06.09.2013 - 11.09.2013 23 °C
I sit up from my dream. I had frustratingly been trying to do a 100 point turn in my Nan’s huge Peugeot 306 to get it out of the en-suite we have here in Pajaros. Strange. It’s 6am and I look out of the window. The sun is still hiding and the palm trees are sleeping in the hazy blue sky. In my sleepy confusion I ask Lewy “who is being so noisy in the room next door?”. He’s upright in his hammock with a torch, trying to catch the mosquito flying around his head. He laughs sleepily, “it’s thunder”. I rub my eyes and open my ears. Ah yes, thunder is rolling around the sky again like a loose bowling ball.
The electricity goes off at 12am every morning and with it goes the fan: so in the early hours of every morning Lewy and I are often sweaty, confused by delirious dreams and pretty pissed off by the mosquitoes that can now land on us. I murmur that one morning we should watch the sunrise but I am back to my sticky sleep before I finish the sentence.
I’m awake again at 8am and setting up my exercise video in our large en-suite (about 10 by 7 feet), I can’t do it outside because the mosquitoes seem to have a taste for my blood. I shut the door as Lewy is snoring in the hammock. I’m getting quite into my Davina McCall work-out videos and feel fierce trying to clench my fists, kick my legs and look mean during ‘Box Cardio’.
I look out the window as I can hear a truck coming. We live with the deserted beach outside our front window and a wild jungle track out the back, with not many neighbours I have to be nosey. The rattling, white pick-up truck drives past. My eyes set view on an image that for many represents the dark dangers of Mexico in the news (especially in the States): young lads crammed into the back of a truck, looking worn, carrying large machetes and with bandana scarves around their face and neck. But I know that rather than fighting a revolution or working for the Cartel, these boys are my students. They have come from all over the country to work here on this pretty intense little paradise that is not theirs to enjoy and they are off for a hard day’s work clearing the mosquito infested jungle road.
For Lewy and I, this ideal job, working on this paradise island and teaching English for 3 hours a day AND getting paid for it is tip top: but it has its constraints. With no electricity until night time, no snacks or sweet food or drinks, rice and meat/fish for every meal, at least 15 new mosquito bites a day, no access to the outside world and working for 42 days straight we have naturally come to form a daily routine to stop us getting bored and hungry. So far it’s working well and time is flying by! We appreciate every morning on the beach and spend every afternoon napping and planning. The evenings are spent teaching - all the while covered in clothes and mosquito repellent. We are enjoying our time but will definitely be ready to leave at the end of the 6 weeks having had our fair share of the Caribbean.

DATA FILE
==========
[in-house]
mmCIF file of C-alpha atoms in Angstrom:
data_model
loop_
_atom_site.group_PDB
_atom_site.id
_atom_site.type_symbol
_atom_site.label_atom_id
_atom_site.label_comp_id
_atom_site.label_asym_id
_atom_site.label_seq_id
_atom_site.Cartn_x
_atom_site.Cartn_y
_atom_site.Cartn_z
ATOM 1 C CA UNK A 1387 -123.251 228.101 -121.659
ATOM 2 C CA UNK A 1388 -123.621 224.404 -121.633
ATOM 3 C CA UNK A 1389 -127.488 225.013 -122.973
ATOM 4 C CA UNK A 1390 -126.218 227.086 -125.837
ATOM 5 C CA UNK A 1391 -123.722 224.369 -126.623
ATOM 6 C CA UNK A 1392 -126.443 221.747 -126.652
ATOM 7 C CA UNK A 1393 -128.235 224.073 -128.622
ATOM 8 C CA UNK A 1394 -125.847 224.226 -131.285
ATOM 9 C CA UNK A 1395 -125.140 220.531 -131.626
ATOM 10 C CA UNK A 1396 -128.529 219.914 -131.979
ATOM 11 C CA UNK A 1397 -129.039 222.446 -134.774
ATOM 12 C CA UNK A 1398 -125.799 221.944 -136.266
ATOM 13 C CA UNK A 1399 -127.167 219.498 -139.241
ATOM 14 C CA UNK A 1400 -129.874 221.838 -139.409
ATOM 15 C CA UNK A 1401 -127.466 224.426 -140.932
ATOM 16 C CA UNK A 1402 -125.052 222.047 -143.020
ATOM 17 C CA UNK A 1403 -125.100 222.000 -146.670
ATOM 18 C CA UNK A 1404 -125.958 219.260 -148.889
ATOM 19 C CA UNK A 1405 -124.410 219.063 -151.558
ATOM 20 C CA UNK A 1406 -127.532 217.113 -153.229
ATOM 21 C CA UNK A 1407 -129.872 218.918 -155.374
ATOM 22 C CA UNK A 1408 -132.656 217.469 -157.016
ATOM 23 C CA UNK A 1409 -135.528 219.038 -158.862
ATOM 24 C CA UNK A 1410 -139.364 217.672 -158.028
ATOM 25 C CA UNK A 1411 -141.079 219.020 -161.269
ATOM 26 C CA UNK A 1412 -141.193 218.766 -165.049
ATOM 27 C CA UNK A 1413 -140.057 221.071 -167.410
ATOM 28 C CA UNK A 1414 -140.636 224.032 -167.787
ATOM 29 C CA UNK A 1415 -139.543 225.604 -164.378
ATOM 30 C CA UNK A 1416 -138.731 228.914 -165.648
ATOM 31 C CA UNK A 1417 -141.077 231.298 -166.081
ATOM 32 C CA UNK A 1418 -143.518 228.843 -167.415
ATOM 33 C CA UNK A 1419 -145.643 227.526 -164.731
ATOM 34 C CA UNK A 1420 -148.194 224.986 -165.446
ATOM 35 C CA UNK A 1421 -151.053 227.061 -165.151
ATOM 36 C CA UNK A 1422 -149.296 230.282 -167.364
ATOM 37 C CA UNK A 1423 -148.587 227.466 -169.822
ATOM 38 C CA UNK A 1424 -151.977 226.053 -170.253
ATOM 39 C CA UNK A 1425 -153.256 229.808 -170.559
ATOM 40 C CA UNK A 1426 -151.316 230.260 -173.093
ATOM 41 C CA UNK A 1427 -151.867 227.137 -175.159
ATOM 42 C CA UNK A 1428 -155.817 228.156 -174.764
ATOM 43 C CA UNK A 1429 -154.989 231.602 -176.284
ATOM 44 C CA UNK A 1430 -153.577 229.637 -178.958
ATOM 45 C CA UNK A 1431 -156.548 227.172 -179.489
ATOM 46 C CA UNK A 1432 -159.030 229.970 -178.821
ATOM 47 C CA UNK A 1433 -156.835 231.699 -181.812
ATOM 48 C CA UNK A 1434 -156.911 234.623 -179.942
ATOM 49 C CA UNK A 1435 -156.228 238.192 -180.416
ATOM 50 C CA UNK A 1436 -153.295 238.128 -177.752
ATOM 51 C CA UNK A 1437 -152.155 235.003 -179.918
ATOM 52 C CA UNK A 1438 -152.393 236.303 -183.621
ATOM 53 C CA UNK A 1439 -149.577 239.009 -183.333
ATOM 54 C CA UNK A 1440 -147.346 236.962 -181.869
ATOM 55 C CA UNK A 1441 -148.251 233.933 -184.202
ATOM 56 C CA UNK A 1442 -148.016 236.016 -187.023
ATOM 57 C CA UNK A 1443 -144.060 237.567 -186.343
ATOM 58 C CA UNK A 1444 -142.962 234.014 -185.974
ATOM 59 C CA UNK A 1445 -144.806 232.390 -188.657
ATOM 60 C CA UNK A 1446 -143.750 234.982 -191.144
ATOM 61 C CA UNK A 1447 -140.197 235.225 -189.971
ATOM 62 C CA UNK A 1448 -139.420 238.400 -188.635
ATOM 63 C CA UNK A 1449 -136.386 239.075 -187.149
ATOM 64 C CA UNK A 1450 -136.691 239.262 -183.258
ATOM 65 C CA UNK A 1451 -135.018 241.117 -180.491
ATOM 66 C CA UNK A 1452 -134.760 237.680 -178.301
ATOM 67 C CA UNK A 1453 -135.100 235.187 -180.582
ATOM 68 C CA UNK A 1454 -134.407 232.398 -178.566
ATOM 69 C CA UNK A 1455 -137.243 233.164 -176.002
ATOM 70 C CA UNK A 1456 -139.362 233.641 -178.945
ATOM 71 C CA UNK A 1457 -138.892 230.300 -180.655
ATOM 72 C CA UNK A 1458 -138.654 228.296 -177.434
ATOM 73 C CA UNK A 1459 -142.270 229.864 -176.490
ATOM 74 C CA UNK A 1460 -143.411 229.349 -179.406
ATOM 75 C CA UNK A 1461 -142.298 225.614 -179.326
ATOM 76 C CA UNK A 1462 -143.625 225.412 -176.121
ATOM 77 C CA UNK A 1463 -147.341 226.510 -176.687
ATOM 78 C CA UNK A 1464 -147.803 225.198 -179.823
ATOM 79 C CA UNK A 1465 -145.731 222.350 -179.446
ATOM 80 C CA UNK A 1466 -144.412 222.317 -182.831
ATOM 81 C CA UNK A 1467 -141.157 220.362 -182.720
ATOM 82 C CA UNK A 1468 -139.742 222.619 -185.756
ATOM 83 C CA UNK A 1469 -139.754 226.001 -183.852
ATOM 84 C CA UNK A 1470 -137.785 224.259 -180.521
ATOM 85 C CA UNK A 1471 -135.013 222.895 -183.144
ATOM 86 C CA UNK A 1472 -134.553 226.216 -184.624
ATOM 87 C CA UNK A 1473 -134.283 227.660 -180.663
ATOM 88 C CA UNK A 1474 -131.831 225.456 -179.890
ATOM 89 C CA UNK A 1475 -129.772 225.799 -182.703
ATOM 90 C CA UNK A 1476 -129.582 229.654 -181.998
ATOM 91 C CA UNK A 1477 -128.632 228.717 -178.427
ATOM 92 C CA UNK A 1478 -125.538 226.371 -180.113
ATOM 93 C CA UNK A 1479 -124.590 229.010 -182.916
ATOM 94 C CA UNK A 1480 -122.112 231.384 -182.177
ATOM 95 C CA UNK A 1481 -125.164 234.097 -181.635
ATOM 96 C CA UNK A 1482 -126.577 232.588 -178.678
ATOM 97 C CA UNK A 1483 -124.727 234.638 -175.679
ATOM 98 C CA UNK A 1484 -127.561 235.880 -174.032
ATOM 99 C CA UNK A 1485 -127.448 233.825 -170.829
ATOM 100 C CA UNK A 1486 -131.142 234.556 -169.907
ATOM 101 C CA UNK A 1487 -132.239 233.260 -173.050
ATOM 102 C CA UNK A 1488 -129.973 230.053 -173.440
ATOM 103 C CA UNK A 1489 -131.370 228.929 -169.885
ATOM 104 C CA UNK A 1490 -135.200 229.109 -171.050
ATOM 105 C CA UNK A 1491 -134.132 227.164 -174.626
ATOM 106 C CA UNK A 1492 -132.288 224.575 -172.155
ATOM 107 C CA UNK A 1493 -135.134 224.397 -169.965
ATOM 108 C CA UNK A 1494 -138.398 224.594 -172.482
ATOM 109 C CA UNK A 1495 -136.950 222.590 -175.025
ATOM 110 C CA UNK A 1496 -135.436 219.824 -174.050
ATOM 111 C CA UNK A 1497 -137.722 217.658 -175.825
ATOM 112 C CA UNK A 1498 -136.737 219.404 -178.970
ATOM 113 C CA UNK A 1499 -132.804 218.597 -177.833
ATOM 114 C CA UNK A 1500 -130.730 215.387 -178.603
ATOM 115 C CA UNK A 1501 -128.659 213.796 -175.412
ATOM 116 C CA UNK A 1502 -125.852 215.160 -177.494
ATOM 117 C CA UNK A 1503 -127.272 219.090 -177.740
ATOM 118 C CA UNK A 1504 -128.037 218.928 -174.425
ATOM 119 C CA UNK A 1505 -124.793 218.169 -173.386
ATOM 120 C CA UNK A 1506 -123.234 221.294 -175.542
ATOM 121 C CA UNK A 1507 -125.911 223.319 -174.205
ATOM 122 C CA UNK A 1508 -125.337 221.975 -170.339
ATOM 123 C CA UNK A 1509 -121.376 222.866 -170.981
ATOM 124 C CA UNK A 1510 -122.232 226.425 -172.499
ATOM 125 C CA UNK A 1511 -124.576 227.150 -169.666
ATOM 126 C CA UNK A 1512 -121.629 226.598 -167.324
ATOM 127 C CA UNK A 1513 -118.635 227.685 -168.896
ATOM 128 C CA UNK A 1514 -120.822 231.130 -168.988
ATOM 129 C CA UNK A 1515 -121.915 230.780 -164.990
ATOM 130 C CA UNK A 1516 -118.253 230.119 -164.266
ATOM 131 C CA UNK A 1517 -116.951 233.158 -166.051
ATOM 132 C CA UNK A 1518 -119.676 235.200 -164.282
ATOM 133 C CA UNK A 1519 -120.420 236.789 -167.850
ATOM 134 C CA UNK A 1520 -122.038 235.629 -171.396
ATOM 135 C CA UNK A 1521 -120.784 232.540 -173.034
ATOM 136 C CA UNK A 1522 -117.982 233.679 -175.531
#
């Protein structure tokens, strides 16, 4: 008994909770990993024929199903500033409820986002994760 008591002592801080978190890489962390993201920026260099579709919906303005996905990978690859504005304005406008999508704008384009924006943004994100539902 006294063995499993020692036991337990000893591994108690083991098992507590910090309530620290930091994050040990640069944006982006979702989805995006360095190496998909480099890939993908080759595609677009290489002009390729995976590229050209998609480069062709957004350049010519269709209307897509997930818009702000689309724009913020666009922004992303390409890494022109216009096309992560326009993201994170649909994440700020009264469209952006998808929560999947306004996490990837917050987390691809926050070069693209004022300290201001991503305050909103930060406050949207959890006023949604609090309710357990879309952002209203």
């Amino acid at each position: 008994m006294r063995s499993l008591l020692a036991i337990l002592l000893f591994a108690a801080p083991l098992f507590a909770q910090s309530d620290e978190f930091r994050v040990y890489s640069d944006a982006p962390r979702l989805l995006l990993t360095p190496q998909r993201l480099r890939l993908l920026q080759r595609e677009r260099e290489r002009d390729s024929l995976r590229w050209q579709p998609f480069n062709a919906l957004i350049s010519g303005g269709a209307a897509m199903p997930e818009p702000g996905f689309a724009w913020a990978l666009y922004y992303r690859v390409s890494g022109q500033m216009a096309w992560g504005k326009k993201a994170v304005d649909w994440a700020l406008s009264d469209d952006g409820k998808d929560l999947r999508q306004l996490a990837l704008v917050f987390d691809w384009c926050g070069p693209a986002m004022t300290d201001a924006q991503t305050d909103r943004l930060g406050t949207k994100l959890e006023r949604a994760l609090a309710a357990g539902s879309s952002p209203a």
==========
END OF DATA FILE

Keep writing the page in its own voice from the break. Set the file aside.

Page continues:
For the boys on the other hand, my students, life is very different. They share rooms together sleeping in hammocks and do not have a fan or private bathroom. They wake up at 5.30am and start work at 6.30am everyday (when the mosquitoes are slightly less vicious). Covered in old clothing and most without repellent they work a long 9 hour day in the scorching sun keeping this virtually un-visited island hospitable. They all have rough hands from using their machetes all day and a smile from ear to ear- for they love their jobs. They to work for 42 days straight without a day off, they then receive a week off to return home to visit family before the 6 weeks of work start again. I have never once heard them moan.
After finishing work at 4pm they join me for 3 hours of class in the beachside restaurant: the only time they are able to enjoy the beach view as they are restricted from walking on the beach. These boys never moan about having class and try to tactfully hide their yawns. They make the most of every valuable moment of class because for them, free English classes is a golden opportunity. Lewy and I shall try to never moan again about a hard day’s work.